Religious leaders expressed concern about possible disrespectful behaviour at mosques, including urinating on walls, at Cape minstrel parade. File picture: Ian Landsberg/ANA
Cape Town - Religious leaders expressed concern about possible disrespectful behaviour at mosques, including urinating on walls, at the annual Tweede Nuwe Jaar minstrel parade in Bo-Kaap.

Imam Abdul Moutie Saban, who has been the religious leader at the Jameah Masjid in Lower Chiappini Street for the past 40 years, said the annual behaviour was “getting worse and out of hand”.

He said they wanted to raise awareness about it.

“It always happens on January2 (Tweede Nuwe Jaar) when we encounter this situation, when some of the minstrels urinate against the walls of the mosque,” said Saban.

He said during the December 16 minstrel parade, planned as a warm-up for next week’s event, they also had “half-naked” girls entering the mosque to use the toilet.

“While we were making salaah (praying), some of the minstrels were performing in Bo-Kaap.

“There were about 15 buses that came into the area and they started marching,” said Saban.

“A group of young girls and some adults just walked into the masjid dressed half-naked and they wanted to use the toilets.

“Confrontations ensued because the worshippers were not used to that.

“When they were told the mosque did not have a public toilet, they became abusive. Then I got a message from the mosque up the road that the same thing happened there.

“When they have done what they need to, they leave the toilets dirty,” he said.

Saban said local religious leaders appealed to the parade organisers to change their route as it prevented people from entering the mosques during prayer times.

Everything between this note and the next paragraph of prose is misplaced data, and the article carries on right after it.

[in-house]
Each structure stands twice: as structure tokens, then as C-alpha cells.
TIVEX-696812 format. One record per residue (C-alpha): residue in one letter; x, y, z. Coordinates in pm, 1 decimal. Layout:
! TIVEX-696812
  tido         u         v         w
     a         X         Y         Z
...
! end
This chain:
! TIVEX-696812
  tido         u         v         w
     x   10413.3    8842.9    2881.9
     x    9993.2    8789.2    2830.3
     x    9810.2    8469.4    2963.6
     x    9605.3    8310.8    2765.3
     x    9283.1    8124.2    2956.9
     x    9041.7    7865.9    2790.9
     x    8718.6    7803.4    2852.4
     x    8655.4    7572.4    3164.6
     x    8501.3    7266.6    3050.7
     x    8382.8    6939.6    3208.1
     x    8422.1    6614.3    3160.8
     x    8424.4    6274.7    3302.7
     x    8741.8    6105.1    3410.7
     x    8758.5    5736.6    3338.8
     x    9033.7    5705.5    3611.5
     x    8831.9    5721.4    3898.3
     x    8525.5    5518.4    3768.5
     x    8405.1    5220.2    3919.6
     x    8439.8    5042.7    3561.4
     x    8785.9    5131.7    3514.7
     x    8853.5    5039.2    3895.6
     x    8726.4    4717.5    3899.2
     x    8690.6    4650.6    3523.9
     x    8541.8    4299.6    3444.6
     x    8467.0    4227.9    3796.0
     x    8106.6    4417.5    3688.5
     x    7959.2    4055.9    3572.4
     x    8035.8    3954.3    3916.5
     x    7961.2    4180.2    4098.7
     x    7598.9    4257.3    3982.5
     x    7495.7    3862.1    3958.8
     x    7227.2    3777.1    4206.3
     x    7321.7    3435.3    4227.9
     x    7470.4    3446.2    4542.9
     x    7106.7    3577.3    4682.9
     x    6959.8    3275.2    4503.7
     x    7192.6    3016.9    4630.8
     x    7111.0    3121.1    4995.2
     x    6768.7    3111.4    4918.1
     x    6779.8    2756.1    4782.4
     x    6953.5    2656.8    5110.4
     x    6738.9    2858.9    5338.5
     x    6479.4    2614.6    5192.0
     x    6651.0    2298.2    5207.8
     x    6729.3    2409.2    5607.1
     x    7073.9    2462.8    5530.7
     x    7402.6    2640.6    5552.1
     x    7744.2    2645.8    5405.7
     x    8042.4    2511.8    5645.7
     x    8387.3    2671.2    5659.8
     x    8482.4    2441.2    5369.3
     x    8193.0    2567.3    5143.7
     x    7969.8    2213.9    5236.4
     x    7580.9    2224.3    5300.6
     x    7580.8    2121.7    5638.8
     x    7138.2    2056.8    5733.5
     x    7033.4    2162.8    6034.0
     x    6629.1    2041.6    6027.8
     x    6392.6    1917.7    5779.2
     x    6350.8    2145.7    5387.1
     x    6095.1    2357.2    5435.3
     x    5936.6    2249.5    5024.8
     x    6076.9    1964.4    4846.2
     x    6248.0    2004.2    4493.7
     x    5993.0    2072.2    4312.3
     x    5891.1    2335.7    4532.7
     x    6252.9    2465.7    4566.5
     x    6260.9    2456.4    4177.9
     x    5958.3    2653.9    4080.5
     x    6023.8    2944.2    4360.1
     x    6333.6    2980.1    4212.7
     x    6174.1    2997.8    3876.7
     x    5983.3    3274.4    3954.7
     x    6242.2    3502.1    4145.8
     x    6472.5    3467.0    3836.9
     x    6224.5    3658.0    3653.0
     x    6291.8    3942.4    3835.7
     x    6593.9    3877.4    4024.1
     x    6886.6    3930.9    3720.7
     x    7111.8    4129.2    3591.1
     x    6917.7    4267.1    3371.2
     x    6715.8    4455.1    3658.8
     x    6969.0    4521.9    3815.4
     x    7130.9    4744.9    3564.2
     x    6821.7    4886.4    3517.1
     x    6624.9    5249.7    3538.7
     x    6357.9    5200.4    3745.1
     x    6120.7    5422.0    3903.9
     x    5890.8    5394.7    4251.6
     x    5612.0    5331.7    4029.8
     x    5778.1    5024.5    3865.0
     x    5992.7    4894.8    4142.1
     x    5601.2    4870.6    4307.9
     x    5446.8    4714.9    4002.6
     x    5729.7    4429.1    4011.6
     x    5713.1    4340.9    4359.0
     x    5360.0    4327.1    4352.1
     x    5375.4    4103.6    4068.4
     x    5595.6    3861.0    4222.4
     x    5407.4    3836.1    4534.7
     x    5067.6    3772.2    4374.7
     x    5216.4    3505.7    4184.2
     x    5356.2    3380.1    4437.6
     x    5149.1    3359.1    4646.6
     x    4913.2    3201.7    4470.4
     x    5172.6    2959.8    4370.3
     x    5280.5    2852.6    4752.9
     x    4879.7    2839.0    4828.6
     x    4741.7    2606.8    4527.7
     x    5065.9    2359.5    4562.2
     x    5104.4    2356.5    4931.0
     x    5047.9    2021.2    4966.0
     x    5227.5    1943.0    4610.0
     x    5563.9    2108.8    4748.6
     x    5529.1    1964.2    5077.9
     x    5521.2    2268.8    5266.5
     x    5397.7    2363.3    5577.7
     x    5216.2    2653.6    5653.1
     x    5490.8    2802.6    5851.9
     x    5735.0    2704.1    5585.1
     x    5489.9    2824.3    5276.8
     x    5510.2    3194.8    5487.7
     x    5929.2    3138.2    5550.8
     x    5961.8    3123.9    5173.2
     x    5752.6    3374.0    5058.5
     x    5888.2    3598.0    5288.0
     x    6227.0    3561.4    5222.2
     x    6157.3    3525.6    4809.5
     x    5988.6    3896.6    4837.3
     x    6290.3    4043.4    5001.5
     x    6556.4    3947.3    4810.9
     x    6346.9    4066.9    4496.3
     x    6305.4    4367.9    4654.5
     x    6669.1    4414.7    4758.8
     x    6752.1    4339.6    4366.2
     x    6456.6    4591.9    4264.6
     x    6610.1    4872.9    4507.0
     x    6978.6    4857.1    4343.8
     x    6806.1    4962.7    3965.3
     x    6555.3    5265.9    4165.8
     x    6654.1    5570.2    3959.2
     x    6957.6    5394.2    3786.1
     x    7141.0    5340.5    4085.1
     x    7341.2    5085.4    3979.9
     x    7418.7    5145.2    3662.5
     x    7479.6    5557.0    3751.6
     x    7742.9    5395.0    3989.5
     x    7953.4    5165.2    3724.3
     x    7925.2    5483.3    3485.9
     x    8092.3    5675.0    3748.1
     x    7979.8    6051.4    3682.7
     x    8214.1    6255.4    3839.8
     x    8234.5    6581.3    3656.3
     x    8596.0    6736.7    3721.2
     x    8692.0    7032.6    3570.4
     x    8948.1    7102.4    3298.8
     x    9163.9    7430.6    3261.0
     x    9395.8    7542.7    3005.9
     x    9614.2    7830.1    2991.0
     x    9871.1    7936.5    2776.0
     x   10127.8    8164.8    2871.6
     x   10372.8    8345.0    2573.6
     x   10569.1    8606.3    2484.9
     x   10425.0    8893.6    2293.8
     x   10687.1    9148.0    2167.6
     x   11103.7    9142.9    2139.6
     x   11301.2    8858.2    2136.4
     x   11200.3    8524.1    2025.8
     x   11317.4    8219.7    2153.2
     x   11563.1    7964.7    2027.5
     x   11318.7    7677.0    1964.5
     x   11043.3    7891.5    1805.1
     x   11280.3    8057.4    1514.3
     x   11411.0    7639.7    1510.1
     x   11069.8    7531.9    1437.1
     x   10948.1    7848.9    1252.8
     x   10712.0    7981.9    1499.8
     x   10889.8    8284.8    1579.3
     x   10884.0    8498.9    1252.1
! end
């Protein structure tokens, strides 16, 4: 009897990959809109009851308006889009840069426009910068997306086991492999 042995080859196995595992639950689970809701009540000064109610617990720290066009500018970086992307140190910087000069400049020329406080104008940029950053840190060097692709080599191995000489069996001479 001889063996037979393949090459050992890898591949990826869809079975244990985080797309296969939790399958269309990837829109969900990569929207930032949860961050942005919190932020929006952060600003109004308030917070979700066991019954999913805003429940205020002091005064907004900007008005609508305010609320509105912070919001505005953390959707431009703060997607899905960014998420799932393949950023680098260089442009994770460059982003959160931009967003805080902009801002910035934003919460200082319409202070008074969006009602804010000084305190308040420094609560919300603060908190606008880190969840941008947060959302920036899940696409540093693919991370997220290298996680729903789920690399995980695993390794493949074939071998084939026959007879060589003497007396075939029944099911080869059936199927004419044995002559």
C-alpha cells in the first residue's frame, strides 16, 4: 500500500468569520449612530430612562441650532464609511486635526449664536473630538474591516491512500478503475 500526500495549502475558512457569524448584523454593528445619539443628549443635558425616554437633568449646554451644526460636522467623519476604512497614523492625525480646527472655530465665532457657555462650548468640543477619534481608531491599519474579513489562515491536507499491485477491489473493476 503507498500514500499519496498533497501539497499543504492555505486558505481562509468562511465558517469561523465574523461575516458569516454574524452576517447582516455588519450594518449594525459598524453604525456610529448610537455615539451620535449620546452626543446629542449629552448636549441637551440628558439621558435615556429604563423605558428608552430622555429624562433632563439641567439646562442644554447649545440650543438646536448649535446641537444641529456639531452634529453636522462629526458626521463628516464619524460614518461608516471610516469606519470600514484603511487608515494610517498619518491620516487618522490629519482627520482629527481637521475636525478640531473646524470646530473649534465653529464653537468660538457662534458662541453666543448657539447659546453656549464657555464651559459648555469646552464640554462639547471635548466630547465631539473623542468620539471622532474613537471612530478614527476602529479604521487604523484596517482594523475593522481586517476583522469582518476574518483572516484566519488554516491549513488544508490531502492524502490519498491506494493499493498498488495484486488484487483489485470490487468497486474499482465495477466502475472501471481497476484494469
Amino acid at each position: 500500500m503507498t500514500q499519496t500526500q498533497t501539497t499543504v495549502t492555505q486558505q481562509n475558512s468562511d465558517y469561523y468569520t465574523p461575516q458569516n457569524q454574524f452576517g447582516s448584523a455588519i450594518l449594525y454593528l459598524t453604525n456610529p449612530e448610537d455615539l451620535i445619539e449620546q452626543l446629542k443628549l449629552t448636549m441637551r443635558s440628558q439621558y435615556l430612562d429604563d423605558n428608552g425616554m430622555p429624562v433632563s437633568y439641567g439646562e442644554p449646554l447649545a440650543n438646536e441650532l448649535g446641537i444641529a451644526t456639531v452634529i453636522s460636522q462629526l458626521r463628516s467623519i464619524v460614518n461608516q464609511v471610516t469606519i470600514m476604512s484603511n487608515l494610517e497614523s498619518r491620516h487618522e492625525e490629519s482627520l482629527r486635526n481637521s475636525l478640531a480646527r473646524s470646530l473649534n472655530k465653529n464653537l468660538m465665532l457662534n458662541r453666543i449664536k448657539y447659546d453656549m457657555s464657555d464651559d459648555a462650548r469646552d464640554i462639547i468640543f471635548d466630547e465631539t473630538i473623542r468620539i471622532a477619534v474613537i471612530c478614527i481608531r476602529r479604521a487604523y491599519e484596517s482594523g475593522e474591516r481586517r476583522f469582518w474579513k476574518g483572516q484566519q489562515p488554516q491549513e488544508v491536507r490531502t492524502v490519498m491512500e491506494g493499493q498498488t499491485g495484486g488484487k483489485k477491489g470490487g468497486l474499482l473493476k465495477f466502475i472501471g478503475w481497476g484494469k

“Can they not take their march to Bree or Buitengracht Street? Why must it be in front of the mosque?

“Why must the roads leading to the mosque be closed?” he asked.

Muneeb Gambeno, one of the directors of the Kaapse Klopse Karnival Association organising the parade, said they “can’t comment on people using the toilets”.

“When it comes to our events, our plan takes account of toilets. Our plan has been approved and enough toilets have been allocated from our side,” said Gambeno.

“The mosques should mitigate against people just walking in. They can have some form of security.

“When you have thousands of people in the Bo-Kaap you would attract different kinds of people. We do have public toilets for people coming in.”

Safety and security mayoral committee member JPSmith said toilets would be available at the parade.

“In the past people urinated on the mosque’s steps. But there are ample toilets and security so we don’t have a crisis,” said Smith.

“We have even gone as far as putting fencing around some of the mosques. We need a list of all the places that are vulnerable. We can also deploy security,” he said.


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Cape Argus